Kit's Reviews > The Spare Room

The Spare Room by Helen Garner
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May 29, 09


So many books, so little time, but as with movies, I rarely quit a book, even when I'm not totally engaged. The truth is, I most always find something redeeming, some little nugget I can walk away with.

This is a work of fiction by an Australian author who tells the story of Helen, a woman who takes in her friend, Nicola, while she undergoes dubious alternative treatment for cancer. Helen puts her own life on hold to become Nicola's full time caretaker.

I didn't particularly like the prose, and I most certainly did not like the egocentric character, Nicola. To die well means different things to different people, and the "nugget" I'm walking away with this time, is a confirmation that, for me, dying well is not about dragging friends and family into the mire of alternative medical care. This was a cautionary tale about desperately clinging to life by whatever means: intraveneous vitamin C, ozone treatments, and organic coffee enemas (yes, this last one truly was in the book). If confronted with terminal illness, I would like to think my choice would be to not give up, of course, but do make sound medical decisions, and spend whatever time I have left managing my comfort level, at peace, enjoying the people I love.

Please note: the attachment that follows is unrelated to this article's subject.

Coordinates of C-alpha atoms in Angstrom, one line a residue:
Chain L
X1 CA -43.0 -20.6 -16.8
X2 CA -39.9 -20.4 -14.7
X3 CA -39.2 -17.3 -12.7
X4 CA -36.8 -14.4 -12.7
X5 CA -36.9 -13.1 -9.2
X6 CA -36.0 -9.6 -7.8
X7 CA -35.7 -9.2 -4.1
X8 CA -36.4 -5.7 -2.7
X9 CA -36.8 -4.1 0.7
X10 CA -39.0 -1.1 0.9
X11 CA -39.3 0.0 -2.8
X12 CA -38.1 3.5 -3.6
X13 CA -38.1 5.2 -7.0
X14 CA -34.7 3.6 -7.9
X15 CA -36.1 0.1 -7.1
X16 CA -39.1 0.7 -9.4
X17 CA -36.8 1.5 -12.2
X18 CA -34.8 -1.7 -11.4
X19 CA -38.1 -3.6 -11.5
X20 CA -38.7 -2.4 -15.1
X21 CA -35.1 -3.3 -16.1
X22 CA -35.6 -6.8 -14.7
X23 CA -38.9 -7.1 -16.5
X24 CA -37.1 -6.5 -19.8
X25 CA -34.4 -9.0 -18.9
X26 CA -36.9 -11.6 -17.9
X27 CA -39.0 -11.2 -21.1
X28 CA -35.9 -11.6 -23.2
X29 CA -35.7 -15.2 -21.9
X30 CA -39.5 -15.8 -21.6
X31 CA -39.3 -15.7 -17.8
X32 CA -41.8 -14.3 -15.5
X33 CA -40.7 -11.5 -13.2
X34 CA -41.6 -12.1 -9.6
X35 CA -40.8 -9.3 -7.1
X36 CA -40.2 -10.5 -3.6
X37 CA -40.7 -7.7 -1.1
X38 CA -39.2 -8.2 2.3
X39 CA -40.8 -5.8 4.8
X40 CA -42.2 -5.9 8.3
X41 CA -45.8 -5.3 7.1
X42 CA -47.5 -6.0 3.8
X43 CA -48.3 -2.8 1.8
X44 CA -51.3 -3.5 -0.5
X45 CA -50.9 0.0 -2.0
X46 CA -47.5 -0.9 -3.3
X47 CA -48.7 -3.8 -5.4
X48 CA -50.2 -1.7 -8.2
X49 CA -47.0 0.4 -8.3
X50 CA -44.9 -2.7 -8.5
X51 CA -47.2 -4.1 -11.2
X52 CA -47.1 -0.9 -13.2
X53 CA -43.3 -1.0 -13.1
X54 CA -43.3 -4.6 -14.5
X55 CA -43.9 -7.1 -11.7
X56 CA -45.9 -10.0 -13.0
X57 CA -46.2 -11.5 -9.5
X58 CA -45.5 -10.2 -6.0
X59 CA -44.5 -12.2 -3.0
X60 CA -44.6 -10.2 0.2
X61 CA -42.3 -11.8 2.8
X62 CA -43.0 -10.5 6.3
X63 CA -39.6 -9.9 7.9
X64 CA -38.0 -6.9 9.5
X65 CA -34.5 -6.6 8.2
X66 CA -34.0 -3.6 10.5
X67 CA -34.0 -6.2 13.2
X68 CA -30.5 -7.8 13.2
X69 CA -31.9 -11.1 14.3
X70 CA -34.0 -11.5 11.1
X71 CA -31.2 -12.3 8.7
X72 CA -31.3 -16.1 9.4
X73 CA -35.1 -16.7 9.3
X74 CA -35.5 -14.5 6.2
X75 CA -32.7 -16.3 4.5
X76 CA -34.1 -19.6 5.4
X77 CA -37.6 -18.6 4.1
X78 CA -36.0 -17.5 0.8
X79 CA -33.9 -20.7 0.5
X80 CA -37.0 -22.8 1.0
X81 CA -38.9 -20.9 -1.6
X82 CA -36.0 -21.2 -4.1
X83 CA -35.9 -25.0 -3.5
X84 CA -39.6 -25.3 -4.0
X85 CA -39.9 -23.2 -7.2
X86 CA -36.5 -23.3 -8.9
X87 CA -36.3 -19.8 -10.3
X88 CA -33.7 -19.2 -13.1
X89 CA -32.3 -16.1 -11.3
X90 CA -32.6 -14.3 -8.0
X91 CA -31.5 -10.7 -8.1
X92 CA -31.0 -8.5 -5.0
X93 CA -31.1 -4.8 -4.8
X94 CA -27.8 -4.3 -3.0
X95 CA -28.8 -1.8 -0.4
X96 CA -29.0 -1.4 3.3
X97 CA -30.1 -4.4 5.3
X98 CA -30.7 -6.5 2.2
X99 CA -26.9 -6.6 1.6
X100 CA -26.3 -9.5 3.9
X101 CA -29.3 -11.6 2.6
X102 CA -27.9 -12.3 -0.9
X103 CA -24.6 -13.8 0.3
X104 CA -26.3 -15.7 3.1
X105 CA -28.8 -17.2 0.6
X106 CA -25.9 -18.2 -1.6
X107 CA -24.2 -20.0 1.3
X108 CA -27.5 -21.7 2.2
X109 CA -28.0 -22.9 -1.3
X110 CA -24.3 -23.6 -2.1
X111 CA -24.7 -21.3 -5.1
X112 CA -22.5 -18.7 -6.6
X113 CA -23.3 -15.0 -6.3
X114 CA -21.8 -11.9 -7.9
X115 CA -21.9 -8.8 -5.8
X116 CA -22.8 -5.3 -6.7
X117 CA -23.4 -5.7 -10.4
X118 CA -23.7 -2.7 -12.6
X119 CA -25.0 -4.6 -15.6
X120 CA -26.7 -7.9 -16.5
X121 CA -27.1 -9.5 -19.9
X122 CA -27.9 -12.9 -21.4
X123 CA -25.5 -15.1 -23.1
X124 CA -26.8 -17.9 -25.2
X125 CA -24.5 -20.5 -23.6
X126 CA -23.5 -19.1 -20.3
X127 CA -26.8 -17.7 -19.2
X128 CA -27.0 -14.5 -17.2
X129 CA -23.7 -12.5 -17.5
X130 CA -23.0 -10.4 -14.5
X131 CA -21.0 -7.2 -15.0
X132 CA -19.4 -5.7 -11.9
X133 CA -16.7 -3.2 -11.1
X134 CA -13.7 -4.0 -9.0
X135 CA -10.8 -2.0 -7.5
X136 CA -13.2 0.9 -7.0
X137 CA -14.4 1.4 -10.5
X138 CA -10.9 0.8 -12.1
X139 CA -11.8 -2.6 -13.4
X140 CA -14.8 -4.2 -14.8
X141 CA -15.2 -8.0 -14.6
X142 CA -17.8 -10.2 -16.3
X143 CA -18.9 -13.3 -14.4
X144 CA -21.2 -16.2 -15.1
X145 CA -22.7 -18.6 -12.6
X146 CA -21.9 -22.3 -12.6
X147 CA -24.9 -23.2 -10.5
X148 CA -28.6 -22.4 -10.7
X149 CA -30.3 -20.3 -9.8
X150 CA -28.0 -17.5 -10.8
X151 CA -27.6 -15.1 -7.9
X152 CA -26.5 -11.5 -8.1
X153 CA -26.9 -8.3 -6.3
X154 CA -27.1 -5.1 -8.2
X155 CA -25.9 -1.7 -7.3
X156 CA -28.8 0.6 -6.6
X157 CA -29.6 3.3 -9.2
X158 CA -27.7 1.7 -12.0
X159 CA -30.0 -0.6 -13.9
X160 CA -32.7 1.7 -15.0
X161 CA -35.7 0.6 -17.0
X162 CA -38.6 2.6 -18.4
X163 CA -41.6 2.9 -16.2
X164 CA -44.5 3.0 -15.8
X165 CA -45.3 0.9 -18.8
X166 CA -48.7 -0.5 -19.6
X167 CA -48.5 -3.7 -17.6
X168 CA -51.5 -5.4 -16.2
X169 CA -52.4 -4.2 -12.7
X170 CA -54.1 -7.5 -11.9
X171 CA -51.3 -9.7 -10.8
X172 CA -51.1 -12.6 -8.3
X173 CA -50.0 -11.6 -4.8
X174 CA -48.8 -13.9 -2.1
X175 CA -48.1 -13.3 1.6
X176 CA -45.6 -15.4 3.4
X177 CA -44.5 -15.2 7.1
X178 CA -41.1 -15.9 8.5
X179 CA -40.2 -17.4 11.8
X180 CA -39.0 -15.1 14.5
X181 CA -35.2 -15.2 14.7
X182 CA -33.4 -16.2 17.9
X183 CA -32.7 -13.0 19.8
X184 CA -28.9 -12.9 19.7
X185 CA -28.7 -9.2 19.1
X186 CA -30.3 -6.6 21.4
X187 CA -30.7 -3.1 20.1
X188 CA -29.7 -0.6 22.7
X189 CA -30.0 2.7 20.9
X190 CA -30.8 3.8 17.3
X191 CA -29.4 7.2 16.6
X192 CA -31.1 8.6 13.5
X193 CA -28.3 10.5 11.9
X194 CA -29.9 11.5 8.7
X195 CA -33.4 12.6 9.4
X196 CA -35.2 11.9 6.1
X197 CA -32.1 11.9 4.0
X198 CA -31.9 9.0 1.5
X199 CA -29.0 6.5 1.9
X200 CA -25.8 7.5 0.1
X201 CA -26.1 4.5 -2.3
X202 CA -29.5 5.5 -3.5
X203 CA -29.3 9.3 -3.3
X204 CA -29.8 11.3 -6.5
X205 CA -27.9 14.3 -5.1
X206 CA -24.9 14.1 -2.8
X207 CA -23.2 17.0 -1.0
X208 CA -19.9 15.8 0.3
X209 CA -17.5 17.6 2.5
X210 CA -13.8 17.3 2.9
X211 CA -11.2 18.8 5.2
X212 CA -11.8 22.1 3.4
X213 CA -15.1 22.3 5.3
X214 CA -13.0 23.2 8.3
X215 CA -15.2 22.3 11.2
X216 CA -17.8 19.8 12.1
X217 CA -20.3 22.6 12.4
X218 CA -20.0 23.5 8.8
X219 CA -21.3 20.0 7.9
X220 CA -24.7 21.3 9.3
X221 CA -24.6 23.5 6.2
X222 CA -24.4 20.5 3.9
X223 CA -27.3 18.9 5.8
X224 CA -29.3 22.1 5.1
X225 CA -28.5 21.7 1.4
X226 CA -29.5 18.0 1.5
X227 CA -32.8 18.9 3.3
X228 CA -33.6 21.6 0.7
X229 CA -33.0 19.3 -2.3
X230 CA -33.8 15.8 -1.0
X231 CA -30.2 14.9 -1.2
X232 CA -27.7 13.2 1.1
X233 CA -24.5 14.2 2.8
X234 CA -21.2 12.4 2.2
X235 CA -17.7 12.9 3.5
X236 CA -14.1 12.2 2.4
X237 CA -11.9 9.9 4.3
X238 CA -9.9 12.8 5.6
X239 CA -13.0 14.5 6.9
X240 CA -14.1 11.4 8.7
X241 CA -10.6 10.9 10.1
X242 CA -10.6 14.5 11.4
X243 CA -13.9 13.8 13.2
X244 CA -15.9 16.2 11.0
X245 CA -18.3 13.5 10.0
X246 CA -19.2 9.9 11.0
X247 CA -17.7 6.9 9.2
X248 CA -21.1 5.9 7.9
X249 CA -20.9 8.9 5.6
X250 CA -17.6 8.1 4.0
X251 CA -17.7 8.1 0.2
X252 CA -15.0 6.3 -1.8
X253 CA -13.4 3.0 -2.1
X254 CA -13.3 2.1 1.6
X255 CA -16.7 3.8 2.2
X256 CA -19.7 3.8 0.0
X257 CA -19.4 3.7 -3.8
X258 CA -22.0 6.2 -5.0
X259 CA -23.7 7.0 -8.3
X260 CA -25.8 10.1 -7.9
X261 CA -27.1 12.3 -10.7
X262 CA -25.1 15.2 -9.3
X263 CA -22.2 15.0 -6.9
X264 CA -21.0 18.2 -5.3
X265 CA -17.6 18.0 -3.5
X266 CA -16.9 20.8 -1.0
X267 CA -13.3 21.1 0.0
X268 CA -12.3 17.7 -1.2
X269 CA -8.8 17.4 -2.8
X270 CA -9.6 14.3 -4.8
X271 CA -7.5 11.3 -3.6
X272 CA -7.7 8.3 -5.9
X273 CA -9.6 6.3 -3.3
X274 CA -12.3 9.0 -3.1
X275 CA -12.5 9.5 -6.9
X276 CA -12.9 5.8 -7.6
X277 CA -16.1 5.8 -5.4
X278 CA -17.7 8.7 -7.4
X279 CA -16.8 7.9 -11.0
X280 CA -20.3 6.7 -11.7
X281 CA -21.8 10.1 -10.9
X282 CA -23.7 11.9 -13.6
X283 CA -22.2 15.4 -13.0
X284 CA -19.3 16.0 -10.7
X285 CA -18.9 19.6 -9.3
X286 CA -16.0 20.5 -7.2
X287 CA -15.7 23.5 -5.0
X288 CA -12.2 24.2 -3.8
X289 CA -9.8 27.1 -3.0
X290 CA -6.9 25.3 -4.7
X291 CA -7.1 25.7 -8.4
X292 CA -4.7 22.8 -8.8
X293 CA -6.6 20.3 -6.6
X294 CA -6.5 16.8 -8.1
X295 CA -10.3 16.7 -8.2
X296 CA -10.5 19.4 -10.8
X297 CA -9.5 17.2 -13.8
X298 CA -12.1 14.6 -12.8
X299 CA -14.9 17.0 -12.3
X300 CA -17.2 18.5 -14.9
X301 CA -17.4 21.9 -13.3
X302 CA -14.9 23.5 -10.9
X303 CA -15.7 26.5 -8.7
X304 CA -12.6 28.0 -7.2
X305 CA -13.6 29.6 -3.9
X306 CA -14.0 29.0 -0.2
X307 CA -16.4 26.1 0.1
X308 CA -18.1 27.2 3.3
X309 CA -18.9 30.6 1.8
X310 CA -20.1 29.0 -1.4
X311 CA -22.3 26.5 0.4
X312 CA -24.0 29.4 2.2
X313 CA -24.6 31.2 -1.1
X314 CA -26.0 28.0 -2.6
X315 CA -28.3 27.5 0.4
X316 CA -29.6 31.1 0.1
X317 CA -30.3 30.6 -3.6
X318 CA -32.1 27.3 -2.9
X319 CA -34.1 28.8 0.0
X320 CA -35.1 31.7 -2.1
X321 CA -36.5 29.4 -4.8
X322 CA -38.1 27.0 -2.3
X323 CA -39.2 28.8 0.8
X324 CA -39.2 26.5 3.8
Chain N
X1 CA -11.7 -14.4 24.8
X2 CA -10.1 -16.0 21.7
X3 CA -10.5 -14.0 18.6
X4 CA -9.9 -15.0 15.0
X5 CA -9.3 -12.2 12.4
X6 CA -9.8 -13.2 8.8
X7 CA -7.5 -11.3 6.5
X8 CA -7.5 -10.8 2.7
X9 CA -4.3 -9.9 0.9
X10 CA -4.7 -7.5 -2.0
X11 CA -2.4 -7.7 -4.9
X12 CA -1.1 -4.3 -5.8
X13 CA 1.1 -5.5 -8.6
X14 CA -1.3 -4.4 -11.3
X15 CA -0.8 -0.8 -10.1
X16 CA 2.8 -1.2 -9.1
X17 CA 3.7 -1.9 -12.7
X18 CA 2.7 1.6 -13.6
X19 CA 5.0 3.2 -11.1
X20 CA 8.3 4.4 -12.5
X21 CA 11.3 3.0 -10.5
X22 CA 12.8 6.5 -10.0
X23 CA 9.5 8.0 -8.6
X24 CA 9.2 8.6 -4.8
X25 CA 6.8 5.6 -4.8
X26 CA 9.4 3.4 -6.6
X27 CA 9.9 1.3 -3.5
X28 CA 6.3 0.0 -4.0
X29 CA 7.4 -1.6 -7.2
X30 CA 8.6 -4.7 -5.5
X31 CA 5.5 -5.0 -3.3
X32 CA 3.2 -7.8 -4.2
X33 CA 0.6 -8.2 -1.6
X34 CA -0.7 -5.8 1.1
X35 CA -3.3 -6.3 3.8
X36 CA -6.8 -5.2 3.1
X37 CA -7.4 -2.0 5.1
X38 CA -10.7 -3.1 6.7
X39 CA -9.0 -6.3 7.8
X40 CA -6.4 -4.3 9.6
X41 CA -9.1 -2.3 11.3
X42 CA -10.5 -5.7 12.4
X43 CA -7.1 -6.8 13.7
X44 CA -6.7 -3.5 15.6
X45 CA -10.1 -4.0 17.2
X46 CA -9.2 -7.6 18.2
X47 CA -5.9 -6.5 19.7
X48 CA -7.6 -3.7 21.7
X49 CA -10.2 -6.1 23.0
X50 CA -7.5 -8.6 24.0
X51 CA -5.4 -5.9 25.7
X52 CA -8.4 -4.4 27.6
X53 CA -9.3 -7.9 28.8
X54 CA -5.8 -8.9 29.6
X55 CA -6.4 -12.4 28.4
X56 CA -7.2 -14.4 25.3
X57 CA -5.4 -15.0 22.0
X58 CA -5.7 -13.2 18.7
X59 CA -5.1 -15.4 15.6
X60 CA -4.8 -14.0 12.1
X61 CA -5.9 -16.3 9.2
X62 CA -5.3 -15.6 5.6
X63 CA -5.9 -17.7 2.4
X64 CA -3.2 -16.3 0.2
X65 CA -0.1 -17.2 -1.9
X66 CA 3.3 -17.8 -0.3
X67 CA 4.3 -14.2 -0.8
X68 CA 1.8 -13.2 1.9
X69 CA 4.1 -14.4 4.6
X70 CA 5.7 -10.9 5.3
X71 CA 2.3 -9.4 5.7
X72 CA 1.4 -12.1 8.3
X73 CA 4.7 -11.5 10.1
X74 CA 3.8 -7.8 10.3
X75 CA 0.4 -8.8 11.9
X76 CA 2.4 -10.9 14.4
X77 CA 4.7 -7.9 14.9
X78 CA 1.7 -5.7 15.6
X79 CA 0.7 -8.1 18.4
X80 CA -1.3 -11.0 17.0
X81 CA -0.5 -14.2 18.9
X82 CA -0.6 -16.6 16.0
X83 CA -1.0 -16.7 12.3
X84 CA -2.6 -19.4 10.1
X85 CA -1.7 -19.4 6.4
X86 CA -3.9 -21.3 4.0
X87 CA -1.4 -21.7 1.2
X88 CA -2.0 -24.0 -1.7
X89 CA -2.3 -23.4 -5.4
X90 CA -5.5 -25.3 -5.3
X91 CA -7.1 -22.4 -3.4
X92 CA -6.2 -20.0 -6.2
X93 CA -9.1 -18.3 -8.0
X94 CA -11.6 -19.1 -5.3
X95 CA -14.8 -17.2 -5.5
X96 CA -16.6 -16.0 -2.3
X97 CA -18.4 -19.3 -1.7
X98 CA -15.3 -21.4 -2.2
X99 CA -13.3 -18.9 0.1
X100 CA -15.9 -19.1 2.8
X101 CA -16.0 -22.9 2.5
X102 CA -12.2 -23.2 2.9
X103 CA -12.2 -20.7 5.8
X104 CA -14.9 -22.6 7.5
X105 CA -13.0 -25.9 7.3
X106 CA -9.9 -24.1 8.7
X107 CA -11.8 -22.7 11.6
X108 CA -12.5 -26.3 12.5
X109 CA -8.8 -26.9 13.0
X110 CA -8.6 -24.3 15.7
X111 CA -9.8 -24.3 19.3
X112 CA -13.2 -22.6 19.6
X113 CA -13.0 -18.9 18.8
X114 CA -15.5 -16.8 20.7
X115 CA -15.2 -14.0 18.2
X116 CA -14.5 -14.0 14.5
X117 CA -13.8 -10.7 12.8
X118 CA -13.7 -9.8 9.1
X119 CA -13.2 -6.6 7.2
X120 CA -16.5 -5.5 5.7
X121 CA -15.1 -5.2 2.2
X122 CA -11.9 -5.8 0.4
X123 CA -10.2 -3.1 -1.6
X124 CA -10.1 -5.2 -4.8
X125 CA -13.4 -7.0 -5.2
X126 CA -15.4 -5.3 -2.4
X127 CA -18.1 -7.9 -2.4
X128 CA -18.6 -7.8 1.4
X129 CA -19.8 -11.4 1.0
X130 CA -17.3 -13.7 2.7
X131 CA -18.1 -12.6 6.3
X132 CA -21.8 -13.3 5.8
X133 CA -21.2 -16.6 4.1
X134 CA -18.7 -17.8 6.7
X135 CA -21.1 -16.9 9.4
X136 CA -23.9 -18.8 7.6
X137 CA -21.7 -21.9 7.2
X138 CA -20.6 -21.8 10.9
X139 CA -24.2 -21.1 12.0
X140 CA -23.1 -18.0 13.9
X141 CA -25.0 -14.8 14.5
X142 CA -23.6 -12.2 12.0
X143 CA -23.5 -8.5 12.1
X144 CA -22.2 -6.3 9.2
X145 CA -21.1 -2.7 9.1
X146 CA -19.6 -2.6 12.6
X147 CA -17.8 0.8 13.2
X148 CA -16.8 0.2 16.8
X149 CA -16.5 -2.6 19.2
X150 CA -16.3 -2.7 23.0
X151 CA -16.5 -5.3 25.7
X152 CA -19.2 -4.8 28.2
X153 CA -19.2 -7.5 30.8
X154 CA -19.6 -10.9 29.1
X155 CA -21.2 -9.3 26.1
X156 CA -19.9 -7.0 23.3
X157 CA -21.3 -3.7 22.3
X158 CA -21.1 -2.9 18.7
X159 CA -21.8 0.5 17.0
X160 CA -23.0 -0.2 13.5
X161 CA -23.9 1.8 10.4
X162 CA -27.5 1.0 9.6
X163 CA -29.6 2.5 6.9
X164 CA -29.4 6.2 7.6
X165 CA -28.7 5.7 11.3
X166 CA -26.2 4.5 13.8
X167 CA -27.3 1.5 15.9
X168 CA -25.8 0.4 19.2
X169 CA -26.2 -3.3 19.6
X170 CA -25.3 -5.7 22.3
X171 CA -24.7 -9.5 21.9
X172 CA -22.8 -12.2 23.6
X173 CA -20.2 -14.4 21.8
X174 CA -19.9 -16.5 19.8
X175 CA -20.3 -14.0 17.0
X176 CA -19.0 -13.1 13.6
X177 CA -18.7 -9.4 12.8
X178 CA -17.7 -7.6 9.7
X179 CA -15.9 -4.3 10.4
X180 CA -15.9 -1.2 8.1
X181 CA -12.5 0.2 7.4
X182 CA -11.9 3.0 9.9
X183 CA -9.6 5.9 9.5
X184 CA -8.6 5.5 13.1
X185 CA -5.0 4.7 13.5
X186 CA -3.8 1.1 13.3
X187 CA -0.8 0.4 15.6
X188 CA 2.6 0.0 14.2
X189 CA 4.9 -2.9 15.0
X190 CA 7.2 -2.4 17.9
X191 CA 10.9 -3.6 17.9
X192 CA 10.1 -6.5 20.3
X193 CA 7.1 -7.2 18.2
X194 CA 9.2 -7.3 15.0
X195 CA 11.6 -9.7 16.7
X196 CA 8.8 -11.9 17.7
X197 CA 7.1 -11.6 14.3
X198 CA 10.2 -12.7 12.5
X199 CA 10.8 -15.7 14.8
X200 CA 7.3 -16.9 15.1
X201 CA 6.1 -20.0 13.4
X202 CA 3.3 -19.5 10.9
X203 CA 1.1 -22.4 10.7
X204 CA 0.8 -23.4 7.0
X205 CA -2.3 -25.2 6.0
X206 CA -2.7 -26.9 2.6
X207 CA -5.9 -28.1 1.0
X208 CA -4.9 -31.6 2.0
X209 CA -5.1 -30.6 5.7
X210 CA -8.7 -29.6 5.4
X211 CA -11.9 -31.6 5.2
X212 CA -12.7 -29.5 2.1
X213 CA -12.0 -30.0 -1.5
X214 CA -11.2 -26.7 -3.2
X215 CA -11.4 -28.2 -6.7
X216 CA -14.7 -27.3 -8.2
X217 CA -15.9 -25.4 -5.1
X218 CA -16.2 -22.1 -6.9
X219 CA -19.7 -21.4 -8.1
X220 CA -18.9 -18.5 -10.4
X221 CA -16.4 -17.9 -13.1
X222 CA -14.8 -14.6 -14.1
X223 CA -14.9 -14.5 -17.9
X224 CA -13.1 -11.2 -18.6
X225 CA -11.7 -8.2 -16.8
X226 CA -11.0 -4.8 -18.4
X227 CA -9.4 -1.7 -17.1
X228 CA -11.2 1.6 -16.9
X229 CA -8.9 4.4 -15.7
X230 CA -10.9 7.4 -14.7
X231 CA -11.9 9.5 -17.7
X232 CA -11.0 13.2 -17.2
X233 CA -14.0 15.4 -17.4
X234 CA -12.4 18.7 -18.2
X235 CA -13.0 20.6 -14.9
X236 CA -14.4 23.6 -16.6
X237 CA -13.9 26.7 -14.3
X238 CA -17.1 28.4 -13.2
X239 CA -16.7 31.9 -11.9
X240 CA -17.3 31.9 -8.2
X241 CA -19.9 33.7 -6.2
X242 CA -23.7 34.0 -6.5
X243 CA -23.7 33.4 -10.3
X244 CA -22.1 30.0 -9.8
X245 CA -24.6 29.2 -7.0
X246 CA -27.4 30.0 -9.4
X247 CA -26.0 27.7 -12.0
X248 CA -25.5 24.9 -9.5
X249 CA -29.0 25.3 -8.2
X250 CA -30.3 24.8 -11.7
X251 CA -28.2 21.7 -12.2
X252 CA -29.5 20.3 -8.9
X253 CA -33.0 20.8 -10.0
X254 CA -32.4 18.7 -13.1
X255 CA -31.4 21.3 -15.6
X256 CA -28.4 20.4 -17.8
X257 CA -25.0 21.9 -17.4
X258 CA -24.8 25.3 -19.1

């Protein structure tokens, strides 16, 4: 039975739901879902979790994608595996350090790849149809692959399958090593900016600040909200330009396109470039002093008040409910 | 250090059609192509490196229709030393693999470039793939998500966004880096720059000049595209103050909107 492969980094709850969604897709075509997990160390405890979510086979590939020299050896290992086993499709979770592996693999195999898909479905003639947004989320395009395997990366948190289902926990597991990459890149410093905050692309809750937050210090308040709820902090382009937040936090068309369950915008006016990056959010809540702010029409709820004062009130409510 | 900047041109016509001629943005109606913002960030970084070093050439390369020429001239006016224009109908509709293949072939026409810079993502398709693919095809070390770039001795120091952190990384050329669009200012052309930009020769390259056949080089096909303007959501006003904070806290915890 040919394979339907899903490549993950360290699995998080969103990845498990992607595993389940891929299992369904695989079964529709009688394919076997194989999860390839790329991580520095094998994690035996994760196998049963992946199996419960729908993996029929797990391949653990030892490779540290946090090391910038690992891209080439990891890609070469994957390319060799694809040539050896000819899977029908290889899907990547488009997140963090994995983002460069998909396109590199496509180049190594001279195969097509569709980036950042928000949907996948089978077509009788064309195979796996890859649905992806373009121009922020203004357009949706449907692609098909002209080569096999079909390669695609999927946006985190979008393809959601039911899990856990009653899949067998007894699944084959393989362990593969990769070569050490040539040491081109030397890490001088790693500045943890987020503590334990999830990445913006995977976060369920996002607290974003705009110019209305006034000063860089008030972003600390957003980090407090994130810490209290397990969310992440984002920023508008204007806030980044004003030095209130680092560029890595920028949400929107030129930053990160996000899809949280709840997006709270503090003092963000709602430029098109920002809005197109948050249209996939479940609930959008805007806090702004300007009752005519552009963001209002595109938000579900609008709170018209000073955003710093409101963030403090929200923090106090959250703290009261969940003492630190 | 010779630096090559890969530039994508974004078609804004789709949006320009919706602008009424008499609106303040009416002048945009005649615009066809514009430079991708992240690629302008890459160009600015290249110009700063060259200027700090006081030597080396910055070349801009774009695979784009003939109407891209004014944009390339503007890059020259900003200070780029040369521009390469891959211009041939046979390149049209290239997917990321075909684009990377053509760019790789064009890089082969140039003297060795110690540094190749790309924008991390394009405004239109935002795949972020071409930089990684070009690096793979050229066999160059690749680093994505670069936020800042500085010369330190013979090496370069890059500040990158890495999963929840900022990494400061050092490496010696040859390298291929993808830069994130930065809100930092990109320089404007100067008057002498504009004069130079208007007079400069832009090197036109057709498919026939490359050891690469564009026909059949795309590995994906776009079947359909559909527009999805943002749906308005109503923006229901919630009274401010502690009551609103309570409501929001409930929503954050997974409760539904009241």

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message 1: by Kit (new) - rated it 2 stars

Kit So many books, so little time, but as with movies, I rarely quit a book, even when I'm not totally engaged. The truth is, I most always find something redeeming, some little nugget I can walk away with.

This is a work of fiction by an Australian author who tells the story of Helen, a woman who takes in her friend, Nicola, while she undergoes dubious alternative treatment for cancer. Helen puts her own life on hold to become Nicola's full time caretaker.

I didn't particularly like the prose, and I most certainly did not like the egocentric character, Nicola. To die well means different things to different people, and the "nugget" I'm walking away with this time, is a confirmation that, for me, dying well is not about dragging friends and family into the mire of alternative medical care. This was a cautionary tale about desperately clinging to life by whatever means: intraveneous vitamin C, ozone treatments, and organic coffee enemas (yes, this last one truly was in the book). If confronted with terminal illness, I would like to think my choice would be to not give up, of course, but do make sound medical decisions, and spend whatever time I have left managing my comfort level, at peace, enjoying the people I love.


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